So the city decided to do it. Ironically, it is doing so with a police presence — much like the Bronx’s 41st Precinct. Except this police presence its much larger and includes a large amount of “civilian” employment — database managers, accountants, human resources staff, purchasing managers, secretaries, etc.

Conceptual rendering of the new Red Line rail station at
East 79th Street, for which construction is scheduled to
start in 2020 and be completed a year later (GCRTA).

On Nov. 14, city officials announced it would build a new Cleveland Police Department (CPD) headquarters at East 75th Street and Grand Avenue. The location is next to where ODOT contractors are now building the Opportunity Corridor boulevard. And it is a short walk from where GCRTA will start building in 2020 a new Red Line rail station at East 79th.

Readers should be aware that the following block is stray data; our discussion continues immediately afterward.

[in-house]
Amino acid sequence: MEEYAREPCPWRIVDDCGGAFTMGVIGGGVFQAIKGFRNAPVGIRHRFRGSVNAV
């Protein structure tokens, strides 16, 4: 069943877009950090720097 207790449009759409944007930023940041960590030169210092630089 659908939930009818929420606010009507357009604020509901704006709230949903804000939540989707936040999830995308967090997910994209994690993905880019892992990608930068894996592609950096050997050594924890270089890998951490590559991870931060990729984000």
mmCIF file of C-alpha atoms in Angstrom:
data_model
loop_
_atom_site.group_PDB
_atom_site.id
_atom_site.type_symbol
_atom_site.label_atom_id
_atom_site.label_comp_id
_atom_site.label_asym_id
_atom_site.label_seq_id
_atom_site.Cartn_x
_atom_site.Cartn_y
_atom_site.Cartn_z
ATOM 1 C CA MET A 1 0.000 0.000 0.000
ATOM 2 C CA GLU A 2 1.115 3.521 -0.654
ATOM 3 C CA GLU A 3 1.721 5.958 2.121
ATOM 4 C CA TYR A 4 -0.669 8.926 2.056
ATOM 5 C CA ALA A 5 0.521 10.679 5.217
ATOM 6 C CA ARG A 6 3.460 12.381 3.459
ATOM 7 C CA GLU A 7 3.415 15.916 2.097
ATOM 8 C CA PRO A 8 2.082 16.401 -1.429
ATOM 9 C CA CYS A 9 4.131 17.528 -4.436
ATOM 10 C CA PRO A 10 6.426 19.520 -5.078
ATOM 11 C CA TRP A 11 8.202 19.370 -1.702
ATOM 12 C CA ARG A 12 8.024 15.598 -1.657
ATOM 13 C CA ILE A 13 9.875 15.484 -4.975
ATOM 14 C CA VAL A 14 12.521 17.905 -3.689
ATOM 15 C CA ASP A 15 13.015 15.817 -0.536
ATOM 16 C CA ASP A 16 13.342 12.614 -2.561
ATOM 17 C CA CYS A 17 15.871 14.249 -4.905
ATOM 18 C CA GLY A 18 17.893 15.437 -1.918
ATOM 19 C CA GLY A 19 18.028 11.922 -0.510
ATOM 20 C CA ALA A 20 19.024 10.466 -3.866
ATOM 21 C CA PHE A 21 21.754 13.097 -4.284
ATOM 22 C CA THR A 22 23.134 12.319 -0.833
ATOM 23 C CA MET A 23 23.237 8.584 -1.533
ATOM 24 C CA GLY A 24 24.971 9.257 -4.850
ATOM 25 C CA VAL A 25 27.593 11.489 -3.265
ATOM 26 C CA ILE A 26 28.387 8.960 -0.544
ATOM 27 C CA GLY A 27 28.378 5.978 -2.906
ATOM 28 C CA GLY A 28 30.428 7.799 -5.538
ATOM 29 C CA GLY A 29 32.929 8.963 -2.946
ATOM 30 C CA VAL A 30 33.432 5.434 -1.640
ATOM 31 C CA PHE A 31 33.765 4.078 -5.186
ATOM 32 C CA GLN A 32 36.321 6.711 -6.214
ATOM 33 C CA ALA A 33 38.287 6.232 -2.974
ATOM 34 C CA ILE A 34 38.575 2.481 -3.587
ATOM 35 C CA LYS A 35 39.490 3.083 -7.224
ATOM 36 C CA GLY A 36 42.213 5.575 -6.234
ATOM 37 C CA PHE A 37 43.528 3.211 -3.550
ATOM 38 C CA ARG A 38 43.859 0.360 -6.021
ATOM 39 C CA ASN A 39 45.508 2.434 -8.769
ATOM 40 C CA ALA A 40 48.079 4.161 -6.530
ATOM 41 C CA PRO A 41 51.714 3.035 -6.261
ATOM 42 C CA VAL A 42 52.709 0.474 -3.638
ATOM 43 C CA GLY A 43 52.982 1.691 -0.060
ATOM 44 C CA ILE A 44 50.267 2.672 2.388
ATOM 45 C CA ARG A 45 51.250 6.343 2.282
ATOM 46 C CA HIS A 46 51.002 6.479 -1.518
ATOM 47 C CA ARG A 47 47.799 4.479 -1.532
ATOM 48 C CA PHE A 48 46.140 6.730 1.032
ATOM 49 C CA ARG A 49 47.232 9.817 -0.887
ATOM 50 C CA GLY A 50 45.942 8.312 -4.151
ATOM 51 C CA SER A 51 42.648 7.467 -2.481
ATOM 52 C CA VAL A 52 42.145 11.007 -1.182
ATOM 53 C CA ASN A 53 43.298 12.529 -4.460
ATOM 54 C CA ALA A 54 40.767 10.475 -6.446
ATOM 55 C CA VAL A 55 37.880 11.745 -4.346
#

City governments are responsible for determining how the land in their jurisdictions are to be used for the betterment of the community as a whole. Usually that is done through zoning. But when a city has an opportunity to help change the fortunes of a neighborhood by the location of civic facilities, it should do so.

And that’s what the city finally did with its CPD HQ after several failed attempts at locating at two other locations downtown. In the Forgotten Triangle, the city will plop down amid new transportation facilities nearly 700 jobs, relocated from the corner of Ontario Street and St. Clair Avenue.